As regulators propose and ultimately make new rules around asset classes, they can create huge supply and demand imbalances. They can create bubbles or they can make liquidity dry up. So, what are tax-free retail investors and savers supposed to think if they are potentially going to be competing even that much more with big banks in buying the same tax-free municipal bonds that they have been investing in for decades?
The Federal Reserve Board released a news communication on Thursday that it is proposing to add certain general obligation state and municipal bonds to the range of assets which banks can use to satisfy certain regulatory requirements. Those regulatory requirements are said to be designed to ensure that large banking organizations have the capacity to meet their liquidity needs during a period of financial stress.
Reuters commented on this back in April. The news agency said that cities and states have been urging the Fed and other regulators to classify their investment grade bonds as highly liquid assets. The article said, “Fed officials had at that time said they did not think the rule would have significant implications for the $3.7 trillion municipal bond market.”
As a reminder, many banks already own muni bonds. The site BondBuyer.com showed that banks held close to $210 billion in combined municipal bonds at the end of 2011. Also, the St. Louis Federal Reserve showed that banks had raised their exposure to muni-bonds further in 2013.
The issue to consider here is what could happen if banks get to move these invested assets into the high-quality liquid assets category to help them meet regulatory requirements. Would the banks want to drastically increase their muni-bond buying? Now take the question one step further — If big banks are able to buy up more of the municipal bonds, how will that impact the prices that retail investors have to pay for tax-free bonds?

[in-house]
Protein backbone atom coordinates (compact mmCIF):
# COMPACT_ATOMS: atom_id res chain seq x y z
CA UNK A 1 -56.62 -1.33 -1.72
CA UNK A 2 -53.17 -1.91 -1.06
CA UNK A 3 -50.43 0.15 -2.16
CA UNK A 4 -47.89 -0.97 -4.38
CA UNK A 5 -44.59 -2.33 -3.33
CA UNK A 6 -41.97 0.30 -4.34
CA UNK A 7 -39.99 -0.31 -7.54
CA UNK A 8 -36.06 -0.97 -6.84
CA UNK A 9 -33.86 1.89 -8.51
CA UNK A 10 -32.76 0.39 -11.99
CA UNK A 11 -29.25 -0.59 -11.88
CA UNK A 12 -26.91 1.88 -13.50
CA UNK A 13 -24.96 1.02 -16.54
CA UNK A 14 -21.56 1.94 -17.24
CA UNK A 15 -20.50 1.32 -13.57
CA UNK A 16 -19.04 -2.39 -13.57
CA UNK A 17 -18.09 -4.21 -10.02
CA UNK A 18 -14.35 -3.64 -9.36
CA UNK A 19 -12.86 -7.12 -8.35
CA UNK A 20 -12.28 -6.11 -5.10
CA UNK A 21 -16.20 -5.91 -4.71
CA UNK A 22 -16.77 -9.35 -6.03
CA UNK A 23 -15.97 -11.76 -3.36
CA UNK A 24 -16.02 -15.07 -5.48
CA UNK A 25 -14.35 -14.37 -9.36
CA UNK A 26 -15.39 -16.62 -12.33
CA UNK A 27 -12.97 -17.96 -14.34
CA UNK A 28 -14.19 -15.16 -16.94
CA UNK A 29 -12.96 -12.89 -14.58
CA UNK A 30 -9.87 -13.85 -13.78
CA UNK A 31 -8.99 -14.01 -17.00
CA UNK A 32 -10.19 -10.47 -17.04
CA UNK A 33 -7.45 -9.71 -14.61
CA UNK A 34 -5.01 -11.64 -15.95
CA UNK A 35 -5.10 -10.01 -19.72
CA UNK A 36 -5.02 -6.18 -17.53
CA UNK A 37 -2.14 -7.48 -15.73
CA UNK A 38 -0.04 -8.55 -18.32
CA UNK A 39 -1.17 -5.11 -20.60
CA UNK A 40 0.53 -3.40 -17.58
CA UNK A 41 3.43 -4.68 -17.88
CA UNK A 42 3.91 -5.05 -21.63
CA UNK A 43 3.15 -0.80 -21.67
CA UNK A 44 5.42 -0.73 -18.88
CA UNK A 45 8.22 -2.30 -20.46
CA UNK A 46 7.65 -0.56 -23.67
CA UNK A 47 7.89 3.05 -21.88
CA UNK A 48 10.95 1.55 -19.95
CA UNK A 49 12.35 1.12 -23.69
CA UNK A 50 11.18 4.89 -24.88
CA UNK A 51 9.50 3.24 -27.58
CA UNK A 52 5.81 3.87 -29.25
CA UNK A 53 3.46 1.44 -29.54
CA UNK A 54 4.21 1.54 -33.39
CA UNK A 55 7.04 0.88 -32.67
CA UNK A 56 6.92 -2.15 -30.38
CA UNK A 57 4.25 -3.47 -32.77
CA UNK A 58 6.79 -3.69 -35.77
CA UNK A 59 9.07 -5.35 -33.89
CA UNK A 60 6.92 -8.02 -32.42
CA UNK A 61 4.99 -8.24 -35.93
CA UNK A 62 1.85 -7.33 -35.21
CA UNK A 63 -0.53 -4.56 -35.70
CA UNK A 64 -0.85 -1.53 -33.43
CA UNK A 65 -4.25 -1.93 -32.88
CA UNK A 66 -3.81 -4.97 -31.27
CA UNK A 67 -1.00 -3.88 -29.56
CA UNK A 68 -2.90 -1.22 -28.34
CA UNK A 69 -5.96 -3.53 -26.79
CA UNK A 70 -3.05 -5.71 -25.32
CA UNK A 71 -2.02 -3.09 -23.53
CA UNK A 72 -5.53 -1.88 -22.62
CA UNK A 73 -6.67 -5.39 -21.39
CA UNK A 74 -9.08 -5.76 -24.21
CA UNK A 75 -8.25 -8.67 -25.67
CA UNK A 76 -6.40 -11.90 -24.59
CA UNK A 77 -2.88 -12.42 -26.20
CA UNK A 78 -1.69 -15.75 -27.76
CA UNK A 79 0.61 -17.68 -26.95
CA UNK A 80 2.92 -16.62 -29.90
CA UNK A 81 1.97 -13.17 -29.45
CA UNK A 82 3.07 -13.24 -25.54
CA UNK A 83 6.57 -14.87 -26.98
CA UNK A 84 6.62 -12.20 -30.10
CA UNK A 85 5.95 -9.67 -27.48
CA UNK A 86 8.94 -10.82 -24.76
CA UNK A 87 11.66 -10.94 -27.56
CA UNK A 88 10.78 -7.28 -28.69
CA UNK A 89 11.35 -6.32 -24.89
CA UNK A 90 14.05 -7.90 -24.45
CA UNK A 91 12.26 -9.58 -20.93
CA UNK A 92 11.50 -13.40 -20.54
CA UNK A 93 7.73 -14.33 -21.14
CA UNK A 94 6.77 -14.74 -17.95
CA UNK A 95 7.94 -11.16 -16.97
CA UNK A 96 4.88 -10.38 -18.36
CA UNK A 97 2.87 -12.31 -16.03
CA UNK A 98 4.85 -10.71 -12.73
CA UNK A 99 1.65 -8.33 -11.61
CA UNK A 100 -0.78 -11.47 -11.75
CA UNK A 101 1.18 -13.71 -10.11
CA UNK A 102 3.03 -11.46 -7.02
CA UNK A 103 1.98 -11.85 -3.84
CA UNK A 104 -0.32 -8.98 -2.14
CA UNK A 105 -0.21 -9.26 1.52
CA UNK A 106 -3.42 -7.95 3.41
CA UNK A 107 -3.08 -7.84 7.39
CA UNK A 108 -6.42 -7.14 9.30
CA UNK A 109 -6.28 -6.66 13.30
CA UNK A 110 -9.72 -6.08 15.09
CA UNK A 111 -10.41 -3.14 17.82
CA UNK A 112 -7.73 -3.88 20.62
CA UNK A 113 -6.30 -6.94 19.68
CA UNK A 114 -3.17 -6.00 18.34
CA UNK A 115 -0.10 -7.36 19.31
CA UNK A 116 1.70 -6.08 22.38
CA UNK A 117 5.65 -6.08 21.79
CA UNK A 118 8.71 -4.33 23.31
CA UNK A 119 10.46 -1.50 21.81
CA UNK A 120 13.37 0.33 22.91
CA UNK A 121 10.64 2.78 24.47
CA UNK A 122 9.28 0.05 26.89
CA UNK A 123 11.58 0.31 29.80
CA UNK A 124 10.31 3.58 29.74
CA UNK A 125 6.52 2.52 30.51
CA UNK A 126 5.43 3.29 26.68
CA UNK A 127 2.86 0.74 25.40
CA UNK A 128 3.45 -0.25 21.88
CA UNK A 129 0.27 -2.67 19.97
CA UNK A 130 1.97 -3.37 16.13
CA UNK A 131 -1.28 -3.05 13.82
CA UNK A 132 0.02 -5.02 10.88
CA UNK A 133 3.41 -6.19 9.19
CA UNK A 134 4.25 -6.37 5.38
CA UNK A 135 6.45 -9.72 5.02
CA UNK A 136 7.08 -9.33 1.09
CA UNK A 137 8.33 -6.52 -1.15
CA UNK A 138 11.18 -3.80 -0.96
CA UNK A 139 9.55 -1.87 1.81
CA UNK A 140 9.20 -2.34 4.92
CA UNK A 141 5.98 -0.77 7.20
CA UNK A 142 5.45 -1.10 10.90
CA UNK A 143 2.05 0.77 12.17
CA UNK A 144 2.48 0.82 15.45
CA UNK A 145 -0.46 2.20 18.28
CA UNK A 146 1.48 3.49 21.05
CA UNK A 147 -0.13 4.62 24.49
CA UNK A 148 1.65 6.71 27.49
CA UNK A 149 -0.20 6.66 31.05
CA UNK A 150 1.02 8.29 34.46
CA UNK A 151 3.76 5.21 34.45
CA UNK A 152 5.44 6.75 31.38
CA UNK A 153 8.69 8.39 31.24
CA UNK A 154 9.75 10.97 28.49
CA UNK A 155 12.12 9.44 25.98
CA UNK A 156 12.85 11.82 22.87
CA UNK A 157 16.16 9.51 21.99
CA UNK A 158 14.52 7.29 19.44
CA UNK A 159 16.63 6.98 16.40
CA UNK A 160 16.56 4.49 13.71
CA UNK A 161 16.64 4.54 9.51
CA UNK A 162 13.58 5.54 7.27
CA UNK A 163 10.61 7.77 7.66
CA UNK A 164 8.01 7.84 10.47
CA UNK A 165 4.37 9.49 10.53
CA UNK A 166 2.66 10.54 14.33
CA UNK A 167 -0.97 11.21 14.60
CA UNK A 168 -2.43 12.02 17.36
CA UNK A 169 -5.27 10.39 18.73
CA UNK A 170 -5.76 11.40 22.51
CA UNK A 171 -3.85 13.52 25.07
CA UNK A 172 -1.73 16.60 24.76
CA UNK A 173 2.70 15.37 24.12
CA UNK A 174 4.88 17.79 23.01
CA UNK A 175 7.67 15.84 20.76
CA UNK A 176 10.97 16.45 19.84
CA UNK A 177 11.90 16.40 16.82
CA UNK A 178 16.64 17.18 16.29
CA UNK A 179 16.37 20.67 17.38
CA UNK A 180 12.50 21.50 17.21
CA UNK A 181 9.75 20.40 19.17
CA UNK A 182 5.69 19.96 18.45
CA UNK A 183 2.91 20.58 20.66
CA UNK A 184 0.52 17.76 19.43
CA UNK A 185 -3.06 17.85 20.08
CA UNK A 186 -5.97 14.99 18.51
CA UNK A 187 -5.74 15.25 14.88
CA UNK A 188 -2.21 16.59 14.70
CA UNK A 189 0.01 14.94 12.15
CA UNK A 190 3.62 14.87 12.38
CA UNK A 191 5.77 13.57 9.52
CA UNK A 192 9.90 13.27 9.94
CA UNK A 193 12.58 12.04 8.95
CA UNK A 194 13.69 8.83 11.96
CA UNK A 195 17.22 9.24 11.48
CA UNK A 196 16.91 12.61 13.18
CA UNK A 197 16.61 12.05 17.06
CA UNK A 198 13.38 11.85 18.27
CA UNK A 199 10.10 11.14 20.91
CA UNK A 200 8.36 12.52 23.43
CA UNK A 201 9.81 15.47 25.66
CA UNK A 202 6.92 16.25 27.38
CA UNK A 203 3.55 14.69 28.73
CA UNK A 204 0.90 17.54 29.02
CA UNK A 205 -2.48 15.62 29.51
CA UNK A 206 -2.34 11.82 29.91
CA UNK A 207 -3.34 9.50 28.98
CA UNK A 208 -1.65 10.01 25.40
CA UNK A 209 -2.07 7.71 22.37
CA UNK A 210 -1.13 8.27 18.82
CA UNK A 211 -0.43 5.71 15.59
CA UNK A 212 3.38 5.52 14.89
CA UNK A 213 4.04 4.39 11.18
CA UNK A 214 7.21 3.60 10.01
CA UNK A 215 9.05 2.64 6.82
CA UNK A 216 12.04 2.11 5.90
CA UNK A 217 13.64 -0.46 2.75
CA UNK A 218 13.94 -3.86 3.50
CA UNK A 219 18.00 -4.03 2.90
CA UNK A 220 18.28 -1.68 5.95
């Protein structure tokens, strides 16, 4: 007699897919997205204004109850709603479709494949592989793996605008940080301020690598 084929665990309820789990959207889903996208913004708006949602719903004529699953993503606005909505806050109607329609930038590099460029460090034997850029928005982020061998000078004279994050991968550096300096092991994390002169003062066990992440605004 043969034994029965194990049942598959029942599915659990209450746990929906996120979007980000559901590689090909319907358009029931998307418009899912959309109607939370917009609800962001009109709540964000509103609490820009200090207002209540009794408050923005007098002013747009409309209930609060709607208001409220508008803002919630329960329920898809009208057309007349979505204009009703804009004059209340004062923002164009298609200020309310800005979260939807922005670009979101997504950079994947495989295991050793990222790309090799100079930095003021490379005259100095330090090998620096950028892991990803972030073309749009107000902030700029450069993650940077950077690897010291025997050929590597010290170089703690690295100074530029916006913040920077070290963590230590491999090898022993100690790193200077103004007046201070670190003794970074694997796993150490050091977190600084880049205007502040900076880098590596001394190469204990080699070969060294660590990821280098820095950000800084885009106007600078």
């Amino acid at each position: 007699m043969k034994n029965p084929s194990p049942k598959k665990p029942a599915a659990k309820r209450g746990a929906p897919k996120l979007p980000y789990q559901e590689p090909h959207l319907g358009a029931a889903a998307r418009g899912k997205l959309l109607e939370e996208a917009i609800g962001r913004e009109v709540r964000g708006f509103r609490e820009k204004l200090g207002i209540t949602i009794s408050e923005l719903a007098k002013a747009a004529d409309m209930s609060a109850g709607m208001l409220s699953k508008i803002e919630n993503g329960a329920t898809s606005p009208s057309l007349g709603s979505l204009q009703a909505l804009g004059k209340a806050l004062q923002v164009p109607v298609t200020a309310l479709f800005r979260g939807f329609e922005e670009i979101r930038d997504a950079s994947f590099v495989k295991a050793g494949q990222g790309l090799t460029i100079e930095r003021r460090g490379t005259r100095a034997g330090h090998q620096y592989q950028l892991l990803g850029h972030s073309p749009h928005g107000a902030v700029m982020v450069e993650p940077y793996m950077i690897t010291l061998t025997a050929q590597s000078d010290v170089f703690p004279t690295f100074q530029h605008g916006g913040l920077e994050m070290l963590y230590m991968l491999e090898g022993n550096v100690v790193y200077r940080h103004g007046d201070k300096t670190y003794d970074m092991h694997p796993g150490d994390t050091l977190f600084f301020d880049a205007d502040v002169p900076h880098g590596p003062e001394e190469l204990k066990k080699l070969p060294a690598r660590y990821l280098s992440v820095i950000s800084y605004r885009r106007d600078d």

For starters, not all muni-bonds would be allowed to qualify as high-quality liquid assets. The proposed rule was shown to allow banks to hold investment grade, general obligation U.S. state and municipal bonds that could be counted toward their high-quality liquid assets up to certain levels — if they meet the same liquidity criteria that currently apply to corporate debt securities. The Fed also indicated that the limits on the amount of a state’s or municipality’s bonds that could qualify are based on the specific liquidity characteristics of the bonds.
The Fed’s release said:
Under the Liquidity Coverage Ratio (LCR) requirement adopted by the federal banking agencies last September, large banking organizations are required to hold high-quality liquid assets (HQLA) that can be easily and quickly converted into cash within 30 days during a period of financial stress. Subsequent study by the Federal Reserve suggests that certain general obligation U.S. state and municipal bonds should qualify under the LCR as HQLA because they have liquidity characteristics sufficiently similar to investment grade corporate bonds and other HQLA asset classes.
The proposed rule would apply only to entities subject to the Liquidity Coverage Ratio and supervised by the Federal Reserve:
- Bank holding companies, certain savings and loan holding companies, and state member banks with $250 billion or more in total consolidated assets or $10 billion or more in on-balance sheet foreign exposure;
- State member banks with $10 billion or more in total consolidated assets that are subsidiaries of the above entities; and
- Bank holding companies and certain savings and loan holding companies with $50 billion or more in total consolidated assets, to which a less stringent Liquidity Coverage Ratio applies.
- No bank that is a subsidiary of a holding company with less than $50 billion in assets is required to meet any Liquidity Coverage Ratio requirement.
The Fed further said:
The recent financial crisis highlighted the need for enhanced liquidity risk-management practices at the largest financial institutions. Financial institutions with sufficient liquidity reserves are better able to mitigate the risks of creditor and counterparty runs. The proposed rule released Thursday would maintain the strong liquidity standards of the Liquidity Coverage Ratio while providing banks with the flexibility to hold a wider range of high-quality liquid assets.
It is always hard to know if allowing new assets to be counted differently will squeeze prices (and therefore the equivalent after-tax spreads) too much, some, or even at all. Again, many banks already own municipal bonds. Stay tuned.